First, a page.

Wayne Rooney wore longer studs in Manchester United’s match against Chelsea in 2006 as a way of trying to inflict pain on his rivals, who were on the brink of winning the Premier League
Wayne Rooney has admitted that he deliberately wore longer studs in a crunch match against Chelsea when he played for Manchester United because he “wanted to hurt someone”.
United went to Stamford Bridge on April 29, 2006 needing a miracle to stop Chelsea winning the Premier League title.
Jose Mourinho ’s side held a nine-point lead over United with three games to go and only needed a draw to lift the trophy.
Rooney has spoken about the match in a new documentary, ‘Rooney’, which will be released by Amazon Prime on Friday.
In it he revealed that he went into the game with an ulterior motive: perhaps knowing that United’s title chances had faded, he decided to try and win another way.
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“I changed my studs before the game,” Rooney says in the documentary.
“I put longer studs in because I wanted to hurt someone.”
He adds: “If Chelsea won a point, they won the league. At that time, I couldn’t take it.
“The studs were legal, they were a legal size, but they were bigger than what I would normally wear.”
Chelsea won the game comfortably as goals from William Gallas, Joe Cole and Ricardo Carvalho gave them the 3-0 win they needed to claim Mourinho’s second Premier League title with the club.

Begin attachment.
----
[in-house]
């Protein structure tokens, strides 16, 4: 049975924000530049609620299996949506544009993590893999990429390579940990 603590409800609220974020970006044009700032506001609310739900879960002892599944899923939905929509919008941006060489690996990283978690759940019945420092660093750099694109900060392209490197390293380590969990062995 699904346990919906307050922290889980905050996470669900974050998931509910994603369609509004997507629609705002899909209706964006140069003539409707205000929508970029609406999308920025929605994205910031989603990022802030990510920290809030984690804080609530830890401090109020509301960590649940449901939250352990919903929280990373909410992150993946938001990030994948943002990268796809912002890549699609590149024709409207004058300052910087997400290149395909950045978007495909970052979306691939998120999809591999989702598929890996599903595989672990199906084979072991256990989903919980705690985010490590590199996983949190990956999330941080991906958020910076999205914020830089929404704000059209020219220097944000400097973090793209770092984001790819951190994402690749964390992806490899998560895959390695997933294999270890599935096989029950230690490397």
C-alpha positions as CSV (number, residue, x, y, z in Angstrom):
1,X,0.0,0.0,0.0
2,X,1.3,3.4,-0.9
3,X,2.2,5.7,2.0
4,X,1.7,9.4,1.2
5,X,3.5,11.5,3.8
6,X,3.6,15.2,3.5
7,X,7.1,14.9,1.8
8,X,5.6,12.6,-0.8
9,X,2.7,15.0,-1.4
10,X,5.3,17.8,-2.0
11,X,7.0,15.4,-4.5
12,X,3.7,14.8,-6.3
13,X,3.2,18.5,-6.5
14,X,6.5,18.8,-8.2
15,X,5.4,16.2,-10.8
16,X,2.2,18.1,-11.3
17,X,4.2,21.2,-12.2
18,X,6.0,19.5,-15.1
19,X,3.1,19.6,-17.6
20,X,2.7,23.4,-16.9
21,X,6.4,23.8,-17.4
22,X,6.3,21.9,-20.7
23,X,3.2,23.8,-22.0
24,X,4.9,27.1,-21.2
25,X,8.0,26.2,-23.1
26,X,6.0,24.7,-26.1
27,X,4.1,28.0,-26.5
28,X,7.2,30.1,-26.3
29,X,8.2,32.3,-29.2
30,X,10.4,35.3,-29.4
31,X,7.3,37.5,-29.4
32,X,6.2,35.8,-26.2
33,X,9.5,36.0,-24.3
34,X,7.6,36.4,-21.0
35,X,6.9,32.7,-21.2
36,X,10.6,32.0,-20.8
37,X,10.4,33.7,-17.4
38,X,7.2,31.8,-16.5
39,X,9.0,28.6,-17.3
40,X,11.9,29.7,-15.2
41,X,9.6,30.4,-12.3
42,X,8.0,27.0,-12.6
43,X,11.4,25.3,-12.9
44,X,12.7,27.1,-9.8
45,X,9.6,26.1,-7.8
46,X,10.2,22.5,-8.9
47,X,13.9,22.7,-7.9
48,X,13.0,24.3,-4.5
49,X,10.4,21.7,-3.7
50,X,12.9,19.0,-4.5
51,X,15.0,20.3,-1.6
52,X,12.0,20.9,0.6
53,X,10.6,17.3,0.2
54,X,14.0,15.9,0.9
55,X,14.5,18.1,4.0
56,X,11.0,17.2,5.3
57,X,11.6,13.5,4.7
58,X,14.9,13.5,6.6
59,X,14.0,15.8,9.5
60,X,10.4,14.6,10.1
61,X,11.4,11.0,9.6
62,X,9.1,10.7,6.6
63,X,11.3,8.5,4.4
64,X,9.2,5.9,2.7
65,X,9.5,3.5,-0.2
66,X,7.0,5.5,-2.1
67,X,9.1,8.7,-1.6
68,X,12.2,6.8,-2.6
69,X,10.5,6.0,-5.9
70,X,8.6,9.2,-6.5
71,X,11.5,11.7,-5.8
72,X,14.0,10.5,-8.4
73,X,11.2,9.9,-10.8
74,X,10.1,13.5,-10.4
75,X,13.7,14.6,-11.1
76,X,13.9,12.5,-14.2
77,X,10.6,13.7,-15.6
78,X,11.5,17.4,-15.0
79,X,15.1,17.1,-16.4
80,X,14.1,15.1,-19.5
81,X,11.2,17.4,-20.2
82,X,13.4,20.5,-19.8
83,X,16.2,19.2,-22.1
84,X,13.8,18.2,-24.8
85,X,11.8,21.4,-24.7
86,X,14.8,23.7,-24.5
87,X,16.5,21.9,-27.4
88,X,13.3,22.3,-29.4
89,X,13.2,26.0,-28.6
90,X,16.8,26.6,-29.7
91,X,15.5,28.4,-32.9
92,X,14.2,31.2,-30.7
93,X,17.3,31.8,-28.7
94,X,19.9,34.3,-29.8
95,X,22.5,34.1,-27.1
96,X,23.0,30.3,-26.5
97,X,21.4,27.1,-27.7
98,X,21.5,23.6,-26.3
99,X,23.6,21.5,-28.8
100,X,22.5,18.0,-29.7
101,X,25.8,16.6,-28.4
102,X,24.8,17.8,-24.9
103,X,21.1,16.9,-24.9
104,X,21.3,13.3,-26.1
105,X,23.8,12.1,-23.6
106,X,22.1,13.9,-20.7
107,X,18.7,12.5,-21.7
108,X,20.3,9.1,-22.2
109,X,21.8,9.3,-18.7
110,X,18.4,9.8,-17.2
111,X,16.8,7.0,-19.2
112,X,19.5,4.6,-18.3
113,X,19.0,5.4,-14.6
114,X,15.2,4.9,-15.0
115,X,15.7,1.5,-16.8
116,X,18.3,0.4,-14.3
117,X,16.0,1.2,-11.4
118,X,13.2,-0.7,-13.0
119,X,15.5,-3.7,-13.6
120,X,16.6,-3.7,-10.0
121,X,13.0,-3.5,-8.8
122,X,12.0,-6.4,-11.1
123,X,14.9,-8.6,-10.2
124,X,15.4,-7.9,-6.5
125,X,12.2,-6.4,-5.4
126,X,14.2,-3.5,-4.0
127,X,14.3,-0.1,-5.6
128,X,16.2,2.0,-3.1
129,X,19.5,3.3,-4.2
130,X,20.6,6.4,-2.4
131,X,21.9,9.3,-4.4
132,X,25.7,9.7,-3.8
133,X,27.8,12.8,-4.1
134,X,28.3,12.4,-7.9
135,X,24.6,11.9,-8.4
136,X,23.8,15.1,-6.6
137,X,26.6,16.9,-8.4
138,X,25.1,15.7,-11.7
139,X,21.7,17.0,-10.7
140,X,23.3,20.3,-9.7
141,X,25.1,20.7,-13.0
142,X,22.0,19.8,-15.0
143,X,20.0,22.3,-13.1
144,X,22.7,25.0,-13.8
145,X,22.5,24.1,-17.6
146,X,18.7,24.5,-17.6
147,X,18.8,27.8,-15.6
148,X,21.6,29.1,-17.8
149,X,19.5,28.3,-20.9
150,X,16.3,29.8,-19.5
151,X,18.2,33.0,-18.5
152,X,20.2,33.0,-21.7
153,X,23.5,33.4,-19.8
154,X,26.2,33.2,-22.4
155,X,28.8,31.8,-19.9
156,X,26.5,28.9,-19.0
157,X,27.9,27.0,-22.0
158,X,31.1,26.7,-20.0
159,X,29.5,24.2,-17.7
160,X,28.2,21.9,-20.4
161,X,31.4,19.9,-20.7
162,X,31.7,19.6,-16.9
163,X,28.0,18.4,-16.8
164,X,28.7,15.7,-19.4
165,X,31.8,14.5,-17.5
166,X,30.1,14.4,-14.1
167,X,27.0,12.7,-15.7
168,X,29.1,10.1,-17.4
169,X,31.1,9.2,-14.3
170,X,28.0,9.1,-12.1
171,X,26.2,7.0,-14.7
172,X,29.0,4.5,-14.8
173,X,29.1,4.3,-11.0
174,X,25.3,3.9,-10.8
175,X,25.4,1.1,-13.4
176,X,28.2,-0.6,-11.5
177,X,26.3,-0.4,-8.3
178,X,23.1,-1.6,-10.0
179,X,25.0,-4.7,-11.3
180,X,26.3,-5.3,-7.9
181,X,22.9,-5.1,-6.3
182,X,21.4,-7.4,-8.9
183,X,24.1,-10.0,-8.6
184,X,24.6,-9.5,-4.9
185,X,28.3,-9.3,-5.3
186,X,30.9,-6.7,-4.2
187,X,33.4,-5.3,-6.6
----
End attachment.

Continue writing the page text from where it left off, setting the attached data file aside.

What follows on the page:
But Rooney did get his wish by inflicting pain on his England team-mate John Terry with a late tackle early on.
Just seven minutes into the match, Rooney flew into a full-blooded tackle which left Terry needing treatment on the pitch and saw a stretcher brought out.
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Terry managed to recover to continue, but Rooney was later stretchered off himself after his over-exuberant style came back to bite him.
The incident shows the extent of Rooney’s anger problem during his early years at United.
The 36-year-old, who now manages Derby County, has opened up on his career, explaining how the pressure of playing for United and dealing with personal issues would build up to a point where he’d need a release.
“There were times you’d get a couple of days off from football and I would actually lock myself away and just drink, to try to take all that away from my mind,” he told the Mail on Sunday .
“People might know that I liked a drink at times or went out but there was a lot more to it than just that. It was what was going on in my head.
“Now, people would be more empowered to speak about that kind of thing. Back then, in my head and with other players, there was no way I could go into the United dressing room and start saying ‘This is how I am feeling’ because you just wouldn’t do it.
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“Then you would end up suffering internally rather than letting your thoughts out.
“Locking myself away made me forget some of the issues I was dealing with. It was like a binge.
“Normally, that’s with a group of lads but this was a self-binge, basically, which helps you forget things but when you come out of it, you are going back to work and it is still there so it was doing more damage than good.”